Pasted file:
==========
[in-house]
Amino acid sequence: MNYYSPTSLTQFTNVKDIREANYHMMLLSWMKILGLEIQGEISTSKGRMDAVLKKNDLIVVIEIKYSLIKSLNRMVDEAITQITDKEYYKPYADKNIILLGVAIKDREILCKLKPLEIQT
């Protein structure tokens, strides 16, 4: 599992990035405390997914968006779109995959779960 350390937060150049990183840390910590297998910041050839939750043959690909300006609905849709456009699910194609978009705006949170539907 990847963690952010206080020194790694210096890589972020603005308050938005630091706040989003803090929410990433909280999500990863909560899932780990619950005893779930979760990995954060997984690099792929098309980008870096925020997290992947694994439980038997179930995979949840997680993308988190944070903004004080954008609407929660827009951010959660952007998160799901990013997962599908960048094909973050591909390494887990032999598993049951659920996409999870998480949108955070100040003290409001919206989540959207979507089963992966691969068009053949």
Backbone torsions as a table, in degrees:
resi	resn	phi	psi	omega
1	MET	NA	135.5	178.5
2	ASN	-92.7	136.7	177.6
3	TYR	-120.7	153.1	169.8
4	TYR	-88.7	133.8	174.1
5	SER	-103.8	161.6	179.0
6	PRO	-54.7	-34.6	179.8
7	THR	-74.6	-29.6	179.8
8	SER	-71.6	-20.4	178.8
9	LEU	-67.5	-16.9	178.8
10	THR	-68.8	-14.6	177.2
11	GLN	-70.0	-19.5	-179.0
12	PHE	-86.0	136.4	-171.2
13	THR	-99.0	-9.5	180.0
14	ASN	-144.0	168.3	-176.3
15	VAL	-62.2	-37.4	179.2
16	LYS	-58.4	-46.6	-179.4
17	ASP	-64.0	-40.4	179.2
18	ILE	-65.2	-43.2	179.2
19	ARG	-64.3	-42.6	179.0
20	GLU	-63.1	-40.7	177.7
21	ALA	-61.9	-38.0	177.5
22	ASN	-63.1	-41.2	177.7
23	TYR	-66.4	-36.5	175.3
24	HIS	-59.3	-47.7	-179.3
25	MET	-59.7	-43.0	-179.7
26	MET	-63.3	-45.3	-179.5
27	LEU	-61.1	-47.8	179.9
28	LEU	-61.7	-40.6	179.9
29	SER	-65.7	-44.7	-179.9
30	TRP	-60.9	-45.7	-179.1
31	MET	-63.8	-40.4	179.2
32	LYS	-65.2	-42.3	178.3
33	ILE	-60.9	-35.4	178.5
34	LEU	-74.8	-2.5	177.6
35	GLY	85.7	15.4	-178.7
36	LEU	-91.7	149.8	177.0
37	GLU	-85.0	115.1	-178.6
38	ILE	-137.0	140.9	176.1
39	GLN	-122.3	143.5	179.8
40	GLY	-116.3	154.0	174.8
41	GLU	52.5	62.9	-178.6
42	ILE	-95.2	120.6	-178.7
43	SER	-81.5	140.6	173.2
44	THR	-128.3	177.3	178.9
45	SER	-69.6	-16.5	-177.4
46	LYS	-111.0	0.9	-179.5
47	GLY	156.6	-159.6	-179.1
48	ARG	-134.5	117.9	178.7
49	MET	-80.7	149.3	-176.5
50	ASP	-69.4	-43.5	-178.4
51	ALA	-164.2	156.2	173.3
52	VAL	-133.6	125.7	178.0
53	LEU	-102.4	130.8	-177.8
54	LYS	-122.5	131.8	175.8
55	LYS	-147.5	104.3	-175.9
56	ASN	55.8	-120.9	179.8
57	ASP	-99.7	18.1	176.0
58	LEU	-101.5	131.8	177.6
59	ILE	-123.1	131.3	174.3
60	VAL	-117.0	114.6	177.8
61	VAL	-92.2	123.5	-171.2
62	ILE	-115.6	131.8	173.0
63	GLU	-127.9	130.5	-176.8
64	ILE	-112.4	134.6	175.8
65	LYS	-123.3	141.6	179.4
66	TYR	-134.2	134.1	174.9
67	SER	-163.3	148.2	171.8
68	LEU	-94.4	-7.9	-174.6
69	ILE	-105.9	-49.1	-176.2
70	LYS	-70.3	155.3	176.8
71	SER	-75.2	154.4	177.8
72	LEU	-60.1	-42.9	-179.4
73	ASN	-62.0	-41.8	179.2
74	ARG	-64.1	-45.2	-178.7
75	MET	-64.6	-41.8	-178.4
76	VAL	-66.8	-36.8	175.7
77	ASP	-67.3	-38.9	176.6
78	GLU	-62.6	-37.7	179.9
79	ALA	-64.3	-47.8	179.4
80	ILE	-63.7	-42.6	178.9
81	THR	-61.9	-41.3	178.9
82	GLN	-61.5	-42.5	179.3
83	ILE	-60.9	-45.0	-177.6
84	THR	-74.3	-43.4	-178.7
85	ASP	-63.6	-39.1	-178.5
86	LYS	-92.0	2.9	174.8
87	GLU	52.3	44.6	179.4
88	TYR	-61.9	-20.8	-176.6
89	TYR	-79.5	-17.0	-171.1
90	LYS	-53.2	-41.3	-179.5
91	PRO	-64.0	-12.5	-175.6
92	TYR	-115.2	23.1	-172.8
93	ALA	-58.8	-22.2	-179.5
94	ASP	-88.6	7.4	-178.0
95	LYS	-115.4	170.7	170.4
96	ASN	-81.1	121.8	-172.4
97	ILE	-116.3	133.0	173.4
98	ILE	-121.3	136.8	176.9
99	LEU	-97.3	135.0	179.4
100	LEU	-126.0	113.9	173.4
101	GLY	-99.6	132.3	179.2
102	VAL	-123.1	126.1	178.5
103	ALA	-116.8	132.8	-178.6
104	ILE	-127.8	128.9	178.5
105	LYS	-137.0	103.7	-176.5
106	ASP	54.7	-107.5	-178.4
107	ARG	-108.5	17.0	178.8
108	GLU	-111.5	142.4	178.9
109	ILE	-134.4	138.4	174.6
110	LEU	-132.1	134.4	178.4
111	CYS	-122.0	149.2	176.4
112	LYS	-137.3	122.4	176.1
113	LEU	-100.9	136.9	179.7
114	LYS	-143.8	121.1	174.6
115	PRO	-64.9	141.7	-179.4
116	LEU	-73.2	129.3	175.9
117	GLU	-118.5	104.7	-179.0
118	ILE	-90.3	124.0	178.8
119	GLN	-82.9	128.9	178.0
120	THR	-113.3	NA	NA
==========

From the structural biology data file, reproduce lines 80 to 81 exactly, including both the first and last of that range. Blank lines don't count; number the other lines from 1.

75	MET	-64.6	-41.8	-178.4
76	VAL	-66.8	-36.8	175.7